[EM] Basic Monotony

Richard Moore rmoore4 at cox.net
Wed Jan 30 18:22:43 PST 2002

Joe Weinstein wrote:

> SIDE QUIBBLE  (before we get down to business!).  In our EM-list 
> discussions we don't really mean 'monotone'!  That's because there are 
> two ways a process (or, mathematically, a function) can be monotone: in 
> the 'same' direction ('increasing': more input yields more output) and 
> in the 'opposite' direction ('decreasing': more input yields less 
> output).   The respective terms are 'isotone' and 'antitone' (or, if you 
> like, 'isotonic' and 'antitonic').   EM-list 'monotone' really means 
> 'isotone'!  For  familiarity, I too will use 'monotone' rather than 
> 'isotone'.

I have a quibble with your quibble. While it's true, mathematically,
that "isotone" and "antitone" are distinct cases of "monotone", I don't
think the distinction is needed in election method theory. The reason
is, we are talking about whether the truth value of "X is a winner"
never decreases when support for X on the ballots increases. If we had
a method that was antitone, i.e., "X is a winner" never increases
when support for X increases, then we simply reverse the sense of the
ballots and get an equivalent isotone method. Just as when a poll asks
you to rate various candidates on a scale of 1 to 10. Some polls may
define "1" as the best rating and "10" as the worst, and others may do
just the opposite. But that doesn't make one poll isotone and the other
antitone, with respect to your support for that candidate -- at least,
not as long as you know which type of poll you're participating in.
(True, one method is antitone with respect to the numerical rating you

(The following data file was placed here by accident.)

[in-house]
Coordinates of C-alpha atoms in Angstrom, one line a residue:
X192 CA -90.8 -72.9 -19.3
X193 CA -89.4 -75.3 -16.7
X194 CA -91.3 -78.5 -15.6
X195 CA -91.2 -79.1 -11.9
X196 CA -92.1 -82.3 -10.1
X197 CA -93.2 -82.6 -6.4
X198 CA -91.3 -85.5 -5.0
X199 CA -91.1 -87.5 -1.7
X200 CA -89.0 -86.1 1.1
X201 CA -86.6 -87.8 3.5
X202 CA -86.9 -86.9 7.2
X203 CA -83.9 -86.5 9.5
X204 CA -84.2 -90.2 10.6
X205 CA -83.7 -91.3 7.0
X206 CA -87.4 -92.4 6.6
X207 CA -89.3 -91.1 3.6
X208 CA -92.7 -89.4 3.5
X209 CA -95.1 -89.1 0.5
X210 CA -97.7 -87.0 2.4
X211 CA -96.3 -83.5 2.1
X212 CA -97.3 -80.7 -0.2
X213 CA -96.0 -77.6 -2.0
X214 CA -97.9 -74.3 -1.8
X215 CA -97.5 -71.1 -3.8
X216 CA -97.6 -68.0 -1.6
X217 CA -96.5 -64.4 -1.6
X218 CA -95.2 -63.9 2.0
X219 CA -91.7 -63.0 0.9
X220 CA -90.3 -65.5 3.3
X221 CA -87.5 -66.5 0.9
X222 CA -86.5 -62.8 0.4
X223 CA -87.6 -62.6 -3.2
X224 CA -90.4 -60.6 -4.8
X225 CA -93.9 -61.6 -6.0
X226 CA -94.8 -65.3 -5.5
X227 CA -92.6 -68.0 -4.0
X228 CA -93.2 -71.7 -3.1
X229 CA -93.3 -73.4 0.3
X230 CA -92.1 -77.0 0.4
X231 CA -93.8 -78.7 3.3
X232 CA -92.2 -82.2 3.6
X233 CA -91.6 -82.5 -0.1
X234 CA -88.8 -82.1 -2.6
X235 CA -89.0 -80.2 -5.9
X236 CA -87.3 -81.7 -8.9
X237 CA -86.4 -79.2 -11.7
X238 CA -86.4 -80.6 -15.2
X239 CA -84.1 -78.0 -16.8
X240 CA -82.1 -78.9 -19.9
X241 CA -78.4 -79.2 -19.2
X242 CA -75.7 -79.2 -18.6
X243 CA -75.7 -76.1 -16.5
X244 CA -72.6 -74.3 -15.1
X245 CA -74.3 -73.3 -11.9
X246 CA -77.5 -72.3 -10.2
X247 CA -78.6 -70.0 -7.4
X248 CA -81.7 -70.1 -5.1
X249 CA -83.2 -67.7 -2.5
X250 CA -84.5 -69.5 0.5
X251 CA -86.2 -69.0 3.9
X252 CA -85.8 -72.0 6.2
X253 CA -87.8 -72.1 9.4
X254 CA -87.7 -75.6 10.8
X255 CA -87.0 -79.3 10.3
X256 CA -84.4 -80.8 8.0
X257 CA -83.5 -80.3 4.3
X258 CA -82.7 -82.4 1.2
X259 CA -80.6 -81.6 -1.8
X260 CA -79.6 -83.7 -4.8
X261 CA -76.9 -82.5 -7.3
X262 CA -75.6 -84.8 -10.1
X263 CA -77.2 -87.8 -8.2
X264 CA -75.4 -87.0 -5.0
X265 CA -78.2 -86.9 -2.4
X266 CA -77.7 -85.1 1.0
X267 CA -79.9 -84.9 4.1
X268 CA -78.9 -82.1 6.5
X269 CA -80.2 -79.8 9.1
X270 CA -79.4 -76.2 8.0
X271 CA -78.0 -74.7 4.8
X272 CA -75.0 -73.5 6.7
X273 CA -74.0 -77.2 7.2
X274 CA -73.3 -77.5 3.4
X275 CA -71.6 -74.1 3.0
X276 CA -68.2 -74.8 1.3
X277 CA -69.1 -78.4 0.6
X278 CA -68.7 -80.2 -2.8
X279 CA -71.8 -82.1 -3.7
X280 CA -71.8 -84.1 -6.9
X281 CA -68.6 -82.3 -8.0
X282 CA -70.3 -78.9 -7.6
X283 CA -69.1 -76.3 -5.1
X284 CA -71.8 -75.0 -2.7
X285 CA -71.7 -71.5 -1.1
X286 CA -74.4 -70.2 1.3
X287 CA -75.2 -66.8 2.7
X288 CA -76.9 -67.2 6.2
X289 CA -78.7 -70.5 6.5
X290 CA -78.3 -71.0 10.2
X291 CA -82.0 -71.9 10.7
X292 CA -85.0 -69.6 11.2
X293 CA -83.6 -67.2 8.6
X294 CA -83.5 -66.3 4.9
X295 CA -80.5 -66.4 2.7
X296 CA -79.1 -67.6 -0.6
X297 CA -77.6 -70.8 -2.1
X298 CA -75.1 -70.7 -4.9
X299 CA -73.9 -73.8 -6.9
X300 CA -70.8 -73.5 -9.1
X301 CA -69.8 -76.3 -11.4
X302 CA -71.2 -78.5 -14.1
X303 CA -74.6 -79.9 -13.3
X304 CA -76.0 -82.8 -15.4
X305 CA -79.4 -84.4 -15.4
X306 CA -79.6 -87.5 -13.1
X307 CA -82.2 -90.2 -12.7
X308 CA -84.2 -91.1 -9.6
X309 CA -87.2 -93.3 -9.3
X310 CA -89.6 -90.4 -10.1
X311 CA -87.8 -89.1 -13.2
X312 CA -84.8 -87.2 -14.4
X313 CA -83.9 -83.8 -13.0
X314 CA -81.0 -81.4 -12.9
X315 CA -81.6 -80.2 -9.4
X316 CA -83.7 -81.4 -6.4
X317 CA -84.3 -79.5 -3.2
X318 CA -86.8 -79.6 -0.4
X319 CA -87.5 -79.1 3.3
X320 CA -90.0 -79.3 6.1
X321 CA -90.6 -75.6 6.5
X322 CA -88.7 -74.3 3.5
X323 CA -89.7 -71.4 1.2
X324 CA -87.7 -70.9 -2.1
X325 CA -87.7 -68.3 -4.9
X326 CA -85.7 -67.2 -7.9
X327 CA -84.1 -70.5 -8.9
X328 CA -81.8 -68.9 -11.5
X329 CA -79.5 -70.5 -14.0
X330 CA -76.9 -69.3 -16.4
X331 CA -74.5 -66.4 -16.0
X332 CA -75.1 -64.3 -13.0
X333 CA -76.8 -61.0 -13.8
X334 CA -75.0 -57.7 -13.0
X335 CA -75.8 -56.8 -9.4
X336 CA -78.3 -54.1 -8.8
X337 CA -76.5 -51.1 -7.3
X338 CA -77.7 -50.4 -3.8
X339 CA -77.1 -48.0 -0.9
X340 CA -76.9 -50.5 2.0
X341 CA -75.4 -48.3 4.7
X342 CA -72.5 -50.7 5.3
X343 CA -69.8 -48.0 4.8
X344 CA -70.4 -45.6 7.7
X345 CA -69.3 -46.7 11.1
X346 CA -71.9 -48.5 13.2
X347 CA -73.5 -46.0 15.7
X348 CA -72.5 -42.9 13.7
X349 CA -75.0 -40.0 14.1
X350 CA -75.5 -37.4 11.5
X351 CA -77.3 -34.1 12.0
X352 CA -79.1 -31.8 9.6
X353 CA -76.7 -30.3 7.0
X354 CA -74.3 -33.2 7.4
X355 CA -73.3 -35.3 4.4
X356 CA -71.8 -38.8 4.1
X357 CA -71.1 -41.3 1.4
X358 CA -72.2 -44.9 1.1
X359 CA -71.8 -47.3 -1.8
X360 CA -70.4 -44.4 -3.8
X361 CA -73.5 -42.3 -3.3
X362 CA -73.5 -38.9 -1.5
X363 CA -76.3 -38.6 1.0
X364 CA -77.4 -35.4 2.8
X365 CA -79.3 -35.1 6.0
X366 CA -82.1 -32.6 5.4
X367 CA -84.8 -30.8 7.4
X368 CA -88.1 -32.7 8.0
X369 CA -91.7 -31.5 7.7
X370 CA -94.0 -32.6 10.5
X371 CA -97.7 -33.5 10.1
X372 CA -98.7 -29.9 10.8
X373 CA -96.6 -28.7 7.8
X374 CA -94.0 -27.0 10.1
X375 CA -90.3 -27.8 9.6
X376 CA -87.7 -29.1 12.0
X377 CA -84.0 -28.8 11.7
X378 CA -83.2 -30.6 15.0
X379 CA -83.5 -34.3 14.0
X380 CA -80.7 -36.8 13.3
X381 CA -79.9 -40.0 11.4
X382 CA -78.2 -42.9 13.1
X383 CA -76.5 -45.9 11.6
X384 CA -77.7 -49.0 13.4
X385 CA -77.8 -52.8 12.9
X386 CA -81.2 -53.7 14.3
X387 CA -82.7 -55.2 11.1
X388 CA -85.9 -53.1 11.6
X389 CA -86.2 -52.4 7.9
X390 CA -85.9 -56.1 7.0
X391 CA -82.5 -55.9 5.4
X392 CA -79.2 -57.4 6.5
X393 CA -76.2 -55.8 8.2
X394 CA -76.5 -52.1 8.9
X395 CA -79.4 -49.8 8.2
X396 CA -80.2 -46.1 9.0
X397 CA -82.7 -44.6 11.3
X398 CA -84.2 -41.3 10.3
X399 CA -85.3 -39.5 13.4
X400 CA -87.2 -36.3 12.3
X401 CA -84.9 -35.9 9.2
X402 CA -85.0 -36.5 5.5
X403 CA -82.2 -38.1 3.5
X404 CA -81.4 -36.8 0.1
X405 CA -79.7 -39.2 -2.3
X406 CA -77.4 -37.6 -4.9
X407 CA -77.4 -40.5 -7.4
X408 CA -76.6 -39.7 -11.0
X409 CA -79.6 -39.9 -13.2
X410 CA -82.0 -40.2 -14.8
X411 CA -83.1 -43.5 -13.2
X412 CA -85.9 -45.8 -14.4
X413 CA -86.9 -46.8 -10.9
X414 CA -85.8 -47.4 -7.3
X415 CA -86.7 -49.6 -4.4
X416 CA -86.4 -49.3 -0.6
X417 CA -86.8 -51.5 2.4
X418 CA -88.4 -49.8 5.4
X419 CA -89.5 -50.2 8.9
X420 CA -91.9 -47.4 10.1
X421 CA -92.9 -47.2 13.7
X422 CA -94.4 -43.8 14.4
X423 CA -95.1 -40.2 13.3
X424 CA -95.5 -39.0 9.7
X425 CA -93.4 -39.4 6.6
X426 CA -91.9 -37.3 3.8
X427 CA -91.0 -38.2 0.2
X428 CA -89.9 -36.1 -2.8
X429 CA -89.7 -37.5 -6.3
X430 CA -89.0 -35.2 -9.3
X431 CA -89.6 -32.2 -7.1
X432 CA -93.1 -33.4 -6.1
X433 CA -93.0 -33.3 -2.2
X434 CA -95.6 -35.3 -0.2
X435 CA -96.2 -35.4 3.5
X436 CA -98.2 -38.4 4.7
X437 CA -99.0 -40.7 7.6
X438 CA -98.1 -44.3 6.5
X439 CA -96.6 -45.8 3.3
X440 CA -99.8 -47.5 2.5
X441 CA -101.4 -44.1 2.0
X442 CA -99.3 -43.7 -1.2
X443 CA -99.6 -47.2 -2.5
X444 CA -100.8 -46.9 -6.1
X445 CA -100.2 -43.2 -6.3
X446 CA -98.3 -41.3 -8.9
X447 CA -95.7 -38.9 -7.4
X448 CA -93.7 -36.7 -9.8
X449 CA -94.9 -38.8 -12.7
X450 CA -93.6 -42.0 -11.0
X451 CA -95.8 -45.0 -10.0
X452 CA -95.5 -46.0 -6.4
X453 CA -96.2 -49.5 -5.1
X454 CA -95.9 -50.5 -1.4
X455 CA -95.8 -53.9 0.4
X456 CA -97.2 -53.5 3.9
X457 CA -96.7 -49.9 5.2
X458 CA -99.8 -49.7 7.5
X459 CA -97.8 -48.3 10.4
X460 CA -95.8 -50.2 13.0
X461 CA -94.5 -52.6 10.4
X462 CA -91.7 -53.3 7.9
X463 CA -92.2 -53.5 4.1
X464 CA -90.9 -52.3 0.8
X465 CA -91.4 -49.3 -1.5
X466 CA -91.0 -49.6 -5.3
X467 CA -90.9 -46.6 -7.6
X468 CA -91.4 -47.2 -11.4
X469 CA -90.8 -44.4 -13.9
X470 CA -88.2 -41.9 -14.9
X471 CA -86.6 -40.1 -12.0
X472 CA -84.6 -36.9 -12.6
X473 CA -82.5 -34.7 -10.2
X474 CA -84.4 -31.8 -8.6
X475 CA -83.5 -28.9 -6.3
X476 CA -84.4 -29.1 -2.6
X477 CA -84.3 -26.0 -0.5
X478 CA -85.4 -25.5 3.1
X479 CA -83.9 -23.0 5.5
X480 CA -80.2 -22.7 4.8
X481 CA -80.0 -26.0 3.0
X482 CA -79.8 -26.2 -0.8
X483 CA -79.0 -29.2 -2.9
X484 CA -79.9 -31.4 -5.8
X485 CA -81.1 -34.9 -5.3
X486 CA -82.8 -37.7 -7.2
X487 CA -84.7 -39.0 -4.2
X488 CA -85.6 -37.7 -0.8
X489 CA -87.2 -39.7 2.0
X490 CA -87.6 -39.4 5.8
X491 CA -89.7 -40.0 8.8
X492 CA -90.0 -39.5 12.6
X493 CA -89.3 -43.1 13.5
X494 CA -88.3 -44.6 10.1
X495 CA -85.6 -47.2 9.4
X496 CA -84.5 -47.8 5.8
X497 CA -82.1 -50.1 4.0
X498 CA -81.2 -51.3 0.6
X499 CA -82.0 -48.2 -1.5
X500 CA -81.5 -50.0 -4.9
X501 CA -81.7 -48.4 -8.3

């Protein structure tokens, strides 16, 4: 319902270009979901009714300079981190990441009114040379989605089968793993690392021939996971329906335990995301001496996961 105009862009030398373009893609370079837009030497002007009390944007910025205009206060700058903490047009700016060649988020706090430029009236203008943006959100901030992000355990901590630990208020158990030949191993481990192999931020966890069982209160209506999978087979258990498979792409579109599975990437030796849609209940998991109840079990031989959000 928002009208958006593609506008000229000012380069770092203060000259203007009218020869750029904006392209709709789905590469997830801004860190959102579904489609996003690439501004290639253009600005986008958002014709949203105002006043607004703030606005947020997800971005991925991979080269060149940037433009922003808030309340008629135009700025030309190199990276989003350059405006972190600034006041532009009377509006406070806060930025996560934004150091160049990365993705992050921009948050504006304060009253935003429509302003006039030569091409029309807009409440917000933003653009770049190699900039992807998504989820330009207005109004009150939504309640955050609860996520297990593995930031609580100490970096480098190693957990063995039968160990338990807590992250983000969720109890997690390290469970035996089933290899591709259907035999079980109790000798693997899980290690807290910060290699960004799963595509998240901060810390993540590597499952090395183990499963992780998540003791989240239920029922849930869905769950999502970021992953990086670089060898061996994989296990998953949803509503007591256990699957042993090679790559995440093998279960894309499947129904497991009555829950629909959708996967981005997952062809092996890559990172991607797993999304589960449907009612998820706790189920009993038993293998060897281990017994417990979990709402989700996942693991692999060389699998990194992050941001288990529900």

assign, but that numerical rating is not what I refer to when I say
"your support for that candidate").

So, in the context of election methods, it is possible to define
monotonicity as if we were defining isotonicity, without any loss of

> STRONGER-THAN-BASIC MONOTONY?   Basic-monotone methods include Lone-mark 
> plurality and other Cumulative methods, Approval and other unconstrained 
> Cardinal Ratings methods; and Borda.  It turns out, however, that many 
> such methods with MAXGRADE>1 - and almost all usual ones with MAXGRADE>3 
> - FAIL to be monotone in the simplest stronger-than-basic sense!
> Suppose we have a simplest imaginable NON-basic swap.  The swap changes 
> just one marked ballot - ballot B1 is changed to ballot B2 - and 
> moreover there are two candidates (rather than just at most one) X and Y 
> whose grades are both made higher, or are both made lower.  Almost every 
> usual method M with MAXGRADE > 3 admits such an example which violates 
> monotony.

My example of this is CR where one candidate's grade is increased by 5
points, another's is increased by 10 points, and everyone else's stays
the same. This swap can change the first candidate from a loser to a
winner in some circumstances, and it can change that candidate from
a winner to a loser in other circumstances. So CR is not monotone with
respect to this swap. Yet, I don't think that that is a strike against
CR, so this particulary monotonicity test is not of any interest with
respect to CR.

On the other hand, I question whether the basic swaps are sufficient
for truly meaningful tests of monotonicity for CR-based methods. For
instance, in straight (additive or linear) CR, if we change one ballot by
decreasing the ratings of everyone but A, we know this swap will never
cause A to lose. But if, in some non-linear variation of CR, this swap
could cause A to lose, then I would call that a serious monotonicity
violation. Maybe the basic swaps are sufficient to catch all such
variations of CR (by combining a series of swaps, perhaps), but I'm not
sure we can fully test for all serious monotonicity failures of all
methods that use CR ballots in this way. Then again, I could be wrong.

 -- Richard

PS -- You could model the swap I described in the last paragraph as
a combination of basic swaps, each one decreasing the rating of some
candidate other than A and leaving A alone. However, what about the
case where A's rating is decreased by 5 points, and every other
candidate's rating is decreased by 10 points? There is no basic
swap that decreases A's rating *and* favors A, so I don't see how
you can model this change with basic swaps. So I'm still pretty
convinced that the basic swaps are insufficient for CR-based methods.

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